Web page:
Cigarette smoking also lowers your body’s defenses increasing your cancer risk and making it that much more difficult for the body’s immune system to fight the cancer cells. Smoking tobacco also makes the progression of cancer faster and treatment less effective.

It also increases the inflammation level in your body, which in itself is a major risk factor for many health diseases including cancer.

How much is the cancer risk from smoking?

The cancer risk from cigarette smoking is high but how high it is, depends on the number of cigarettes you smoke.

A regular smoker has a 25 times greater risk of lung cancer and 2 times greater risk of bladder cancer when compared to a non-smoker.

Lung cancer kills more people than any other cancer. Secondhand smoke is also dangerous and kills and more than 7,300 people who do not smoke. Secondhand smoke is the smoke that comes from the burning end of the cigarette and the smoke breathed out by the smoker.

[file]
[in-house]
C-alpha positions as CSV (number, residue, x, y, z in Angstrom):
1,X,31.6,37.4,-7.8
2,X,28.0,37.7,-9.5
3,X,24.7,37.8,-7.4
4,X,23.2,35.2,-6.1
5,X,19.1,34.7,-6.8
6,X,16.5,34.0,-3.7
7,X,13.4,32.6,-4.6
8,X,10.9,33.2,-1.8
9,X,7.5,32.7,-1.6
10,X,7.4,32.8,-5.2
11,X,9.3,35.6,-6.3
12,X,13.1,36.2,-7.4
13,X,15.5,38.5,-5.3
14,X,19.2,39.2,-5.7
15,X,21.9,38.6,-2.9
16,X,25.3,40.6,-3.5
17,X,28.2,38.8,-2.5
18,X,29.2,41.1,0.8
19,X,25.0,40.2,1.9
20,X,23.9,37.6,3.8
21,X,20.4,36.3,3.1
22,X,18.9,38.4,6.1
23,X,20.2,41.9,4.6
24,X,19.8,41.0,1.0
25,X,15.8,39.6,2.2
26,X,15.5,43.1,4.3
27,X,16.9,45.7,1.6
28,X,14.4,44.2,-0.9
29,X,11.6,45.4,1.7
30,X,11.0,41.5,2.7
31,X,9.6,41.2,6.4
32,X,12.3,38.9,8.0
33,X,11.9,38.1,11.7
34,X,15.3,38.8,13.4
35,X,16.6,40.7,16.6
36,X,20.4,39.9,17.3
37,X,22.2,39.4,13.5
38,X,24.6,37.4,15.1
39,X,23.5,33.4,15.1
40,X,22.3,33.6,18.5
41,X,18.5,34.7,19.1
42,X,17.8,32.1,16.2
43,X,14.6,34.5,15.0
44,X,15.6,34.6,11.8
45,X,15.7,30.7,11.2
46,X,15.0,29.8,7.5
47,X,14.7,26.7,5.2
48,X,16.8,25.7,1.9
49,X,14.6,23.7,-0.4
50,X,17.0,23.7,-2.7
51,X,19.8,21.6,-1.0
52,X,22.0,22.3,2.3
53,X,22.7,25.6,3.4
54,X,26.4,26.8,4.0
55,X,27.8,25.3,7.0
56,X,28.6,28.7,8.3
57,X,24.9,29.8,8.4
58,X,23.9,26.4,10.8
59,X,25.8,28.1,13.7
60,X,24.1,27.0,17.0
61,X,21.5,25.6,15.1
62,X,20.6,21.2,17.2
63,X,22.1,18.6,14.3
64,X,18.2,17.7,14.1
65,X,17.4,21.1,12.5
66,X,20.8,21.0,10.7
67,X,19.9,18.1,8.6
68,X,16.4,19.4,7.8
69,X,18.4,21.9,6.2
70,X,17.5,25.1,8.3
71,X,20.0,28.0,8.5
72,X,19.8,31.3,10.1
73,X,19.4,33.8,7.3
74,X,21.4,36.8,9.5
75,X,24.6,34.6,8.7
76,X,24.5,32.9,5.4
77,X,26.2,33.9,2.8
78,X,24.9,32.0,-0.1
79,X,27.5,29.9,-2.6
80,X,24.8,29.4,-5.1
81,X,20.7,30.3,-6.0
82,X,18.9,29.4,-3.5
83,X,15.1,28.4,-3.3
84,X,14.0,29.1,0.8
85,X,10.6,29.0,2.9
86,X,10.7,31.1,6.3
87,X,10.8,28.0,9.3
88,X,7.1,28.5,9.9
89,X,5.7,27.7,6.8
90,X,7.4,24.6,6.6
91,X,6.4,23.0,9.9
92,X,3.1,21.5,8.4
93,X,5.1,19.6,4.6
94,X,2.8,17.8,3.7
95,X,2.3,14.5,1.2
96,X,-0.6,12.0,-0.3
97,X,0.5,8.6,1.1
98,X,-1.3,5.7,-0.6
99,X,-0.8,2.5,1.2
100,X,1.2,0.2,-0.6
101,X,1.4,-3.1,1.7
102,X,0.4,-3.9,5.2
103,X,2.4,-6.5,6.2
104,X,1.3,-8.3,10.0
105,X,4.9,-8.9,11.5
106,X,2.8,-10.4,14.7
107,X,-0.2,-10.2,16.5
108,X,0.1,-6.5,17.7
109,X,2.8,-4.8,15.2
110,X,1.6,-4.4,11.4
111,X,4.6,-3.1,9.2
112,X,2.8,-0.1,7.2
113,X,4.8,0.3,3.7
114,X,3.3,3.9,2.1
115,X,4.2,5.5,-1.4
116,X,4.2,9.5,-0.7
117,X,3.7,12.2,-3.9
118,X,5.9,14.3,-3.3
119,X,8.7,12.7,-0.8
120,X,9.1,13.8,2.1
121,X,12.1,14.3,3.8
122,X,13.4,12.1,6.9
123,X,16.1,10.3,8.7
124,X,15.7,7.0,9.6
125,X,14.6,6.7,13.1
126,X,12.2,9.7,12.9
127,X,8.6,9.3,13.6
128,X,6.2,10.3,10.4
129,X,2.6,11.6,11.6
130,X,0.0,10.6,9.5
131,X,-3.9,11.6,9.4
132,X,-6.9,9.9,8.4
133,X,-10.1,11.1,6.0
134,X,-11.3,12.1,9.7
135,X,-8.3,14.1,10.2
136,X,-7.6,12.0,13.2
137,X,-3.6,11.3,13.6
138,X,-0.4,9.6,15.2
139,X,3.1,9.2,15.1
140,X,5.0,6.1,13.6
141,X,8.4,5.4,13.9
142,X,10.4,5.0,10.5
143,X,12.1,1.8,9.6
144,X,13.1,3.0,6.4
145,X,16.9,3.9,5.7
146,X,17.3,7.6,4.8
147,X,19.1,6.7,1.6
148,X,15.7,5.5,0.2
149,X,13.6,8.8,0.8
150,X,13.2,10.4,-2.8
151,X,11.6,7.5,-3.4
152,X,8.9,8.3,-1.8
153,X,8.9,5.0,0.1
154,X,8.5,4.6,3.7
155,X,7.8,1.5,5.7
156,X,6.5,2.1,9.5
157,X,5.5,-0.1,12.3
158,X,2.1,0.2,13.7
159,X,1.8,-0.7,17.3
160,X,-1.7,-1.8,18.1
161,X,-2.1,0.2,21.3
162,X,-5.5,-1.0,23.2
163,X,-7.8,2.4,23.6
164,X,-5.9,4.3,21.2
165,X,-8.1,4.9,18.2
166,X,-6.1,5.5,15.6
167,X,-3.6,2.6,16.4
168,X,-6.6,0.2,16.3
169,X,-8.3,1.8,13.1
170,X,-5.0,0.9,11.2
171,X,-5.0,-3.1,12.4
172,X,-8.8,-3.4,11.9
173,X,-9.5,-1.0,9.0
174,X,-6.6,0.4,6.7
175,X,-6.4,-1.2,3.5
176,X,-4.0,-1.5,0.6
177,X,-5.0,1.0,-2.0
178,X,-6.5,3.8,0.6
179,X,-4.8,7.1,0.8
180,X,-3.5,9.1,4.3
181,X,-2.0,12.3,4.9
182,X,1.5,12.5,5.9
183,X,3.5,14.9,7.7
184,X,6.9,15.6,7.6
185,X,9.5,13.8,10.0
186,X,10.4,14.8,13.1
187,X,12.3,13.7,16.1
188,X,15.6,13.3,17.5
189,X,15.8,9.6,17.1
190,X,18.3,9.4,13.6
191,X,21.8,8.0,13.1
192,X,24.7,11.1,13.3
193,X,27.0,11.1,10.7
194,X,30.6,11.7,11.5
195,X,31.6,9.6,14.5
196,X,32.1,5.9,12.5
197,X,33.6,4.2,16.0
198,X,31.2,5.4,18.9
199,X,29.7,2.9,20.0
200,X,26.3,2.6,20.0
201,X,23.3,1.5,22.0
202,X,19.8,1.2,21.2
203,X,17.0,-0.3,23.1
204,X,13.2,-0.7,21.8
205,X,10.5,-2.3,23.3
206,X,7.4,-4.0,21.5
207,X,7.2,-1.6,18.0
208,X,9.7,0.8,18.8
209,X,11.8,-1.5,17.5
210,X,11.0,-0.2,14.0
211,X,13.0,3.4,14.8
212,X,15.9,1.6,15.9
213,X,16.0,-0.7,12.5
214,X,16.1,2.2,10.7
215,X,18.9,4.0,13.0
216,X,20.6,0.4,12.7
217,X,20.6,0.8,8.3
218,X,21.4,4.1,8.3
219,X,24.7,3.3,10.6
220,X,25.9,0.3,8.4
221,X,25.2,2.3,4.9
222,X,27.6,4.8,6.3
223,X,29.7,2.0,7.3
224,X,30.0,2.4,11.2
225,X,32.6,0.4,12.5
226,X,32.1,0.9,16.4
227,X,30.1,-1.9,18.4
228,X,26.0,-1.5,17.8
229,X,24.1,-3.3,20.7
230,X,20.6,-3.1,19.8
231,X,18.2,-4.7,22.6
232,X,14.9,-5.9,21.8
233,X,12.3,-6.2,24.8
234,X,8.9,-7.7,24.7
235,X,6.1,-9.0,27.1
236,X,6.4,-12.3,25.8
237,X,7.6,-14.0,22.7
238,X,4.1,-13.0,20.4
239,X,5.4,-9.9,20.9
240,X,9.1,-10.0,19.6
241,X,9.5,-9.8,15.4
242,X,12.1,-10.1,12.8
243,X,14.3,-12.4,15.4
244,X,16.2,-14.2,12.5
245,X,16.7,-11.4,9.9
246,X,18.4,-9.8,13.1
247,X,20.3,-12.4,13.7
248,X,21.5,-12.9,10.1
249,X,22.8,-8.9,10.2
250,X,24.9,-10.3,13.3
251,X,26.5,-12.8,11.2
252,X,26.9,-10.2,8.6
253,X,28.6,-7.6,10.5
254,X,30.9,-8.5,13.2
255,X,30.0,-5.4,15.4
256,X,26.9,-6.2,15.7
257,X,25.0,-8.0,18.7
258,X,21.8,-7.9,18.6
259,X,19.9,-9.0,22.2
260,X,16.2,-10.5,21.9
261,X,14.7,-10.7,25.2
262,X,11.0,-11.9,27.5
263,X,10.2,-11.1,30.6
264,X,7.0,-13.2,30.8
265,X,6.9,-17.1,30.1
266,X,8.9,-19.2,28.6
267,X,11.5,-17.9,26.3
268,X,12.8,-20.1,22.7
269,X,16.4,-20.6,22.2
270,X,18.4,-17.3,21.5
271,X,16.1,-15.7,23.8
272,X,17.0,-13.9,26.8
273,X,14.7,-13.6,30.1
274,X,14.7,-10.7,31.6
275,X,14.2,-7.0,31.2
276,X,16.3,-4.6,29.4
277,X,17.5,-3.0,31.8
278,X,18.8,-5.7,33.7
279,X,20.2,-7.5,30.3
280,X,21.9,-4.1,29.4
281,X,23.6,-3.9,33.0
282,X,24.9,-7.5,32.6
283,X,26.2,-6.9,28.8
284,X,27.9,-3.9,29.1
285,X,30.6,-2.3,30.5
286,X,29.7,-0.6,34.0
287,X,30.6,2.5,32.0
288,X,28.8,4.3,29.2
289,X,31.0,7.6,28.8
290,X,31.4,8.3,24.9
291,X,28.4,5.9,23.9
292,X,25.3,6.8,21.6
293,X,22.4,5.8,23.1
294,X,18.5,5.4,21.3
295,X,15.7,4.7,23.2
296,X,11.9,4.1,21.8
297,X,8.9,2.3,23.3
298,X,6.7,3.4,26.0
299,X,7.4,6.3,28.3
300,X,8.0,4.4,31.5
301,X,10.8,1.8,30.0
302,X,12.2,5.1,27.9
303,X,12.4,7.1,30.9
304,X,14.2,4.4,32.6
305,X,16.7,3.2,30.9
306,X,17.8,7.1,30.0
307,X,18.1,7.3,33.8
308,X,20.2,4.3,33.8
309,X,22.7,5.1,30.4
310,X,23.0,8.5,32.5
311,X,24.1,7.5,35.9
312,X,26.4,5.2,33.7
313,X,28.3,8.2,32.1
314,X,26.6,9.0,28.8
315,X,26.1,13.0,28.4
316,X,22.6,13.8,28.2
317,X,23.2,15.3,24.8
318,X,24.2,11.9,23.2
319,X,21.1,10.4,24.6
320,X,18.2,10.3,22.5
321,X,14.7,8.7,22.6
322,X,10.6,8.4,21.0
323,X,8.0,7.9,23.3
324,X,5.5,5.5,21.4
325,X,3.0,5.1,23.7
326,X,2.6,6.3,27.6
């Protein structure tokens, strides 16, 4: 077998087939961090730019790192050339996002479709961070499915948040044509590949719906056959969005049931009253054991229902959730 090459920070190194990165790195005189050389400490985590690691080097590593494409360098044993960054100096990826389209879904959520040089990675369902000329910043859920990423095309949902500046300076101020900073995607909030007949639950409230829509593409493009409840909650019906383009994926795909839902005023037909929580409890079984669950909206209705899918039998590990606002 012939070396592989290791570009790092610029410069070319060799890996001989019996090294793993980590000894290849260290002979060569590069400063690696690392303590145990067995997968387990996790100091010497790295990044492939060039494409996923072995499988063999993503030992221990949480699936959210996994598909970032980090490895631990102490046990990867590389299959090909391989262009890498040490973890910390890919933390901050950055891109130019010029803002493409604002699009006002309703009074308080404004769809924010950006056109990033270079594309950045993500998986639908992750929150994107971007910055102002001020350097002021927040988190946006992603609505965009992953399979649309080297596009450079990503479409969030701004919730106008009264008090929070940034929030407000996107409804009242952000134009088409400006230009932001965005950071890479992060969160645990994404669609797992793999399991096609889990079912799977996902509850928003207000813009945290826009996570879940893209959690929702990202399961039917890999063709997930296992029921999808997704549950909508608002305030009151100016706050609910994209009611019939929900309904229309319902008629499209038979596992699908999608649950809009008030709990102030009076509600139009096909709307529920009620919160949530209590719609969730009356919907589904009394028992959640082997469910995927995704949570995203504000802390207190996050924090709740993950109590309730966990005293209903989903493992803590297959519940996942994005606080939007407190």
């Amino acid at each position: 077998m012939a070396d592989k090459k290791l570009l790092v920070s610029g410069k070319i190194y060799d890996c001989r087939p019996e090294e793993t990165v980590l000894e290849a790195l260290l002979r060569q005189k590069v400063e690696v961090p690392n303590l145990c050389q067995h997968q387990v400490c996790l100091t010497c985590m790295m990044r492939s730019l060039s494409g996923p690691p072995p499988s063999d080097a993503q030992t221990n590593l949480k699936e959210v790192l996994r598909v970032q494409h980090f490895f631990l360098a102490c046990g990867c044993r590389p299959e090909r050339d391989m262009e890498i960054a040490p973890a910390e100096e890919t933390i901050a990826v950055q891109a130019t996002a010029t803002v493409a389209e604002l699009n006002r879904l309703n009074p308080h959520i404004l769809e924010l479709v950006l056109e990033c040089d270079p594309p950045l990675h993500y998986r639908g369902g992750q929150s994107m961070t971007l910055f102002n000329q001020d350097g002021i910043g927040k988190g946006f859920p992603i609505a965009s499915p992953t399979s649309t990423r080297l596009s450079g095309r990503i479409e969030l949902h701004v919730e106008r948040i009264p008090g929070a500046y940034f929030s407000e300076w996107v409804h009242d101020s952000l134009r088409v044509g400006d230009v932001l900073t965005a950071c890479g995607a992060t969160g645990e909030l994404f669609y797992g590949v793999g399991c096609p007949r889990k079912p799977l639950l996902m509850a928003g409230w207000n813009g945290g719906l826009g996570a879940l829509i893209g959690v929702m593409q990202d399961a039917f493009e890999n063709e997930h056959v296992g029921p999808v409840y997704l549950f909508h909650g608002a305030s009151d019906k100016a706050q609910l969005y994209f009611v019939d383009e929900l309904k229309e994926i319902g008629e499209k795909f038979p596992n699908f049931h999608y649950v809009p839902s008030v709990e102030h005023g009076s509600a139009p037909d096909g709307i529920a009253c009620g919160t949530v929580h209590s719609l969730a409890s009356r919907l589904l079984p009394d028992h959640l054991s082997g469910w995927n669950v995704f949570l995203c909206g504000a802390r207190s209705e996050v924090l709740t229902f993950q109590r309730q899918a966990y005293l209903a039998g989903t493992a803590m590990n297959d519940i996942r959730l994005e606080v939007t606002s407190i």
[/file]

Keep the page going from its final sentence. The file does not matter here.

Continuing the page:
Pipe and cigar smoking and cancer risk

Pipe and cigar smoking are high-risk factors of cancer. The risk, however, is less than that for cigarettes, but still quite substantial.

As compared to nonsmokers, pipe and cigar smokers have a 5 times greater risk of developing lung cancer.

The lung cancer risk of smoking pipes and cigars, though substantial, is less than the lung cancer risk caused by cigarette smoking.

The reason for this lowered cancer risk is that pipe and cigar smokers tend to smoke less frequently, and they also inhale less deeply. That the cancer risk is directly proportional to exposure to tobacco smoke is abundantly clear.

Risk of cancer in former smokers who have quit

If you’ve been a smoker and have quit the butt, your risk of developing cancer falls considerably but still remains higher than a nonsmoker.

Smoking damages nearly every organ in the body. Some of this damage is reversible while some is not.

When you stop smoking, exposure to all the cancer-causing chemicals stops and your overall health improves including your defenses that help fight cancer.